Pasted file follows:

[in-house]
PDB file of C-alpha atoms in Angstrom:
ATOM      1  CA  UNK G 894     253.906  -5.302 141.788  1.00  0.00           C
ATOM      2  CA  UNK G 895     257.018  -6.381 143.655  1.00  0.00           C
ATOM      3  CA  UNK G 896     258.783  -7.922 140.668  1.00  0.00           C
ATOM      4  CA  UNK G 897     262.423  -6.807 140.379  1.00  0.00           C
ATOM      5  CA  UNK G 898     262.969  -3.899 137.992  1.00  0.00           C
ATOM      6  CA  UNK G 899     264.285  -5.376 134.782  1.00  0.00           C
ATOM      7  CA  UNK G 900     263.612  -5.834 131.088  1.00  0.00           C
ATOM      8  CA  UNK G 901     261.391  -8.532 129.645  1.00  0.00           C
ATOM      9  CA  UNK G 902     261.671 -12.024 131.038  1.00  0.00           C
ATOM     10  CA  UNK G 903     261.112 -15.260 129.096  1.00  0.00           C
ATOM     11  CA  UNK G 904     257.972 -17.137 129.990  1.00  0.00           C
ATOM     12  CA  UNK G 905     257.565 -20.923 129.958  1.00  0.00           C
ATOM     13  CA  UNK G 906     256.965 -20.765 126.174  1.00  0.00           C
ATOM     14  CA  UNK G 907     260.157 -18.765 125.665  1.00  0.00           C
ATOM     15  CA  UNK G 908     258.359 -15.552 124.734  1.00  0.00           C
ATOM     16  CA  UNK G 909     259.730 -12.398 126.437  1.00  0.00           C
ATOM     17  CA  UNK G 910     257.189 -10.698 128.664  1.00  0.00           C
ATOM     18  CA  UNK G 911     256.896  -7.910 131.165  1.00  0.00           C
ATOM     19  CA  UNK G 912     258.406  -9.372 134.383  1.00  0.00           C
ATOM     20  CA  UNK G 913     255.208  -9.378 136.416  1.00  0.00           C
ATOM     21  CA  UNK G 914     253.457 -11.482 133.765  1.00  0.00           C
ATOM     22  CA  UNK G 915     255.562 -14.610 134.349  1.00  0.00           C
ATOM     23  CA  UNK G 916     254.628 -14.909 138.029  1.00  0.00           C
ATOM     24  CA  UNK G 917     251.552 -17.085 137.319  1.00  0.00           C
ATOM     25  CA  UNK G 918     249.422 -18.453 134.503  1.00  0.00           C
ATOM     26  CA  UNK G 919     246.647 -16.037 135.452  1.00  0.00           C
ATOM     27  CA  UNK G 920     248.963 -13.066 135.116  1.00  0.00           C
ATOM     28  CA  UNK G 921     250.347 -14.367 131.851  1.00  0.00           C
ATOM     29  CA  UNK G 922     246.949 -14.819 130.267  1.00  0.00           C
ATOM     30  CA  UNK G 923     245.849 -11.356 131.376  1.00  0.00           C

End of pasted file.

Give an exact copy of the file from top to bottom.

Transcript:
[in-house]
PDB file of C-alpha atoms in Angstrom:
ATOM      1  CA  UNK G 894     253.906  -5.302 141.788  1.00  0.00           C
ATOM      2  CA  UNK G 895     257.018  -6.381 143.655  1.00  0.00           C
ATOM      3  CA  UNK G 896     258.783  -7.922 140.668  1.00  0.00           C
ATOM      4  CA  UNK G 897     262.423  -6.807 140.379  1.00  0.00           C
ATOM      5  CA  UNK G 898     262.969  -3.899 137.992  1.00  0.00           C
ATOM      6  CA  UNK G 899     264.285  -5.376 134.782  1.00  0.00           C
ATOM      7  CA  UNK G 900     263.612  -5.834 131.088  1.00  0.00           C
ATOM      8  CA  UNK G 901     261.391  -8.532 129.645  1.00  0.00           C
ATOM      9  CA  UNK G 902     261.671 -12.024 131.038  1.00  0.00           C
ATOM     10  CA  UNK G 903     261.112 -15.260 129.096  1.00  0.00           C
ATOM     11  CA  UNK G 904     257.972 -17.137 129.990  1.00  0.00           C
ATOM     12  CA  UNK G 905     257.565 -20.923 129.958  1.00  0.00           C
ATOM     13  CA  UNK G 906     256.965 -20.765 126.174  1.00  0.00           C
ATOM     14  CA  UNK G 907     260.157 -18.765 125.665  1.00  0.00           C
ATOM     15  CA  UNK G 908     258.359 -15.552 124.734  1.00  0.00           C
ATOM     16  CA  UNK G 909     259.730 -12.398 126.437  1.00  0.00           C
ATOM     17  CA  UNK G 910     257.189 -10.698 128.664  1.00  0.00           C
ATOM     18  CA  UNK G 911     256.896  -7.910 131.165  1.00  0.00           C
ATOM     19  CA  UNK G 912     258.406  -9.372 134.383  1.00  0.00           C
ATOM     20  CA  UNK G 913     255.208  -9.378 136.416  1.00  0.00           C
ATOM     21  CA  UNK G 914     253.457 -11.482 133.765  1.00  0.00           C
ATOM     22  CA  UNK G 915     255.562 -14.610 134.349  1.00  0.00           C
ATOM     23  CA  UNK G 916     254.628 -14.909 138.029  1.00  0.00           C
ATOM     24  CA  UNK G 917     251.552 -17.085 137.319  1.00  0.00           C
ATOM     25  CA  UNK G 918     249.422 -18.453 134.503  1.00  0.00           C
ATOM     26  CA  UNK G 919     246.647 -16.037 135.452  1.00  0.00           C
ATOM     27  CA  UNK G 920     248.963 -13.066 135.116  1.00  0.00           C
ATOM     28  CA  UNK G 921     250.347 -14.367 131.851  1.00  0.00           C
ATOM     29  CA  UNK G 922     246.949 -14.819 130.267  1.00  0.00           C
ATOM     30  CA  UNK G 923     245.849 -11.356 131.376  1.00  0.00           C